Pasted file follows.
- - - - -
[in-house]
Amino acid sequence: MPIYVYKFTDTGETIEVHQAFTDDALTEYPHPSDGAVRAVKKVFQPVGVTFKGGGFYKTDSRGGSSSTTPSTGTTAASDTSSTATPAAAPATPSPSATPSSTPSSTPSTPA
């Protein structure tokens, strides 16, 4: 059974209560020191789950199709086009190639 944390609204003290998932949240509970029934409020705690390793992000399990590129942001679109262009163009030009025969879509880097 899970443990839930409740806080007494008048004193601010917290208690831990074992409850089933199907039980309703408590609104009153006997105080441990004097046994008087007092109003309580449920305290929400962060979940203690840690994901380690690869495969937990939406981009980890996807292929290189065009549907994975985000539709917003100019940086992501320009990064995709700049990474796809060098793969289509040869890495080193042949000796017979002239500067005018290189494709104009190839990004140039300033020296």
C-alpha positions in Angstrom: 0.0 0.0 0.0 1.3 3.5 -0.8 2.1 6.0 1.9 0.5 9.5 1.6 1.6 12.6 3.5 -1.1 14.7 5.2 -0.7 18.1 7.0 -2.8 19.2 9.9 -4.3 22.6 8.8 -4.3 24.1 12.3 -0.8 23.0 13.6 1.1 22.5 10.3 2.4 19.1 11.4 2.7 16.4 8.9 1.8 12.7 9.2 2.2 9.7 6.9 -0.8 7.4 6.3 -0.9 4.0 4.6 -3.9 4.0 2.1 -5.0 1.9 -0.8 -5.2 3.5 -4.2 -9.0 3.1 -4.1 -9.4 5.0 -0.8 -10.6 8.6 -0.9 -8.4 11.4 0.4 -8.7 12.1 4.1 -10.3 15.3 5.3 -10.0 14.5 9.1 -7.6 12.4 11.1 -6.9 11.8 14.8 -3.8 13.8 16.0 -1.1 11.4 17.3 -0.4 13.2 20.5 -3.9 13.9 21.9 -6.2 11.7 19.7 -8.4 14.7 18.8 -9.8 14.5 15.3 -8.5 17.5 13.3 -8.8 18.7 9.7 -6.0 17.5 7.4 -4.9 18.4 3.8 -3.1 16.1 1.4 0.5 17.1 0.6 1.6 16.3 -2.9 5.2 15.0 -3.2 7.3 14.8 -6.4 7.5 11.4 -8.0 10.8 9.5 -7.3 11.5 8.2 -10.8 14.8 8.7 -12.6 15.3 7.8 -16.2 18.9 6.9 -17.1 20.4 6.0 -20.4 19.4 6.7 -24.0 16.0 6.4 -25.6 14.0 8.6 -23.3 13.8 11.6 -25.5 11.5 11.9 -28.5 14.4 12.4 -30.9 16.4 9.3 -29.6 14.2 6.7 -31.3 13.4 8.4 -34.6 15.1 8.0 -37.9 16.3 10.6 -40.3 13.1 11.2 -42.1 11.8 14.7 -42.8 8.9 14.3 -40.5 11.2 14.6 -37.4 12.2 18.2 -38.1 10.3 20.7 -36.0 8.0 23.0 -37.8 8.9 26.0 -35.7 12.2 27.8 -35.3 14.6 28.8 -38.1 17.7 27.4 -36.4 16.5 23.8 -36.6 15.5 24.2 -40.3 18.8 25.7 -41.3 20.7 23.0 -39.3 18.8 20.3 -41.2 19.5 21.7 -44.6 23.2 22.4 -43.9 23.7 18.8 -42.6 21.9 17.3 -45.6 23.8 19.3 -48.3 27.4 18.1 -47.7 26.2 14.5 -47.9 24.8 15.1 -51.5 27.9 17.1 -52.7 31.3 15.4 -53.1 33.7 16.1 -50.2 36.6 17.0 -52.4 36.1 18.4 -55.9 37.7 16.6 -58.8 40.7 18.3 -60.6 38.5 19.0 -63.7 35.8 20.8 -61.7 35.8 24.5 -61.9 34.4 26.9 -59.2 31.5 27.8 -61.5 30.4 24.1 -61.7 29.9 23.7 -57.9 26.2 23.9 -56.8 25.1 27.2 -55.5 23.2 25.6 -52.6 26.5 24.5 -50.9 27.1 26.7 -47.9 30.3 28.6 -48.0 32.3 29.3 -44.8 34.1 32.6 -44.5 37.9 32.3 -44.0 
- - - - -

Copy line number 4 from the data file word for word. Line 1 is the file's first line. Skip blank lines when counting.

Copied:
C-alpha positions in Angstrom: 0.0 0.0 0.0 1.3 3.5 -0.8 2.1 6.0 1.9 0.5 9.5 1.6 1.6 12.6 3.5 -1.1 14.7 5.2 -0.7 18.1 7.0 -2.8 19.2 9.9 -4.3 22.6 8.8 -4.3 24.1 12.3 -0.8 23.0 13.6 1.1 22.5 10.3 2.4 19.1 11.4 2.7 16.4 8.9 1.8 12.7 9.2 2.2 9.7 6.9 -0.8 7.4 6.3 -0.9 4.0 4.6 -3.9 4.0 2.1 -5.0 1.9 -0.8 -5.2 3.5 -4.2 -9.0 3.1 -4.1 -9.4 5.0 -0.8 -10.6 8.6 -0.9 -8.4 11.4 0.4 -8.7 12.1 4.1 -10.3 15.3 5.3 -10.0 14.5 9.1 -7.6 12.4 11.1 -6.9 11.8 14.8 -3.8 13.8 16.0 -1.1 11.4 17.3 -0.4 13.2 20.5 -3.9 13.9 21.9 -6.2 11.7 19.7 -8.4 14.7 18.8 -9.8 14.5 15.3 -8.5 17.5 13.3 -8.8 18.7 9.7 -6.0 17.5 7.4 -4.9 18.4 3.8 -3.1 16.1 1.4 0.5 17.1 0.6 1.6 16.3 -2.9 5.2 15.0 -3.2 7.3 14.8 -6.4 7.5 11.4 -8.0 10.8 9.5 -7.3 11.5 8.2 -10.8 14.8 8.7 -12.6 15.3 7.8 -16.2 18.9 6.9 -17.1 20.4 6.0 -20.4 19.4 6.7 -24.0 16.0 6.4 -25.6 14.0 8.6 -23.3 13.8 11.6 -25.5 11.5 11.9 -28.5 14.4 12.4 -30.9 16.4 9.3 -29.6 14.2 6.7 -31.3 13.4 8.4 -34.6 15.1 8.0 -37.9 16.3 10.6 -40.3 13.1 11.2 -42.1 11.8 14.7 -42.8 8.9 14.3 -40.5 11.2 14.6 -37.4 12.2 18.2 -38.1 10.3 20.7 -36.0 8.0 23.0 -37.8 8.9 26.0 -35.7 12.2 27.8 -35.3 14.6 28.8 -38.1 17.7 27.4 -36.4 16.5 23.8 -36.6 15.5 24.2 -40.3 18.8 25.7 -41.3 20.7 23.0 -39.3 18.8 20.3 -41.2 19.5 21.7 -44.6 23.2 22.4 -43.9 23.7 18.8 -42.6 21.9 17.3 -45.6 23.8 19.3 -48.3 27.4 18.1 -47.7 26.2 14.5 -47.9 24.8 15.1 -51.5 27.9 17.1 -52.7 31.3 15.4 -53.1 33.7 16.1 -50.2 36.6 17.0 -52.4 36.1 18.4 -55.9 37.7 16.6 -58.8 40.7 18.3 -60.6 38.5 19.0 -63.7 35.8 20.8 -61.7 35.8 24.5 -61.9 34.4 26.9 -59.2 31.5 27.8 -61.5 30.4 24.1 -61.7 29.9 23.7 -57.9 26.2 23.9 -56.8 25.1 27.2 -55.5 23.2 25.6 -52.6 26.5 24.5 -50.9 27.1 26.7 -47.9 30.3 28.6 -48.0 32.3 29.3 -44.8 34.1 32.6 -44.5 37.9 32.3 -44.0 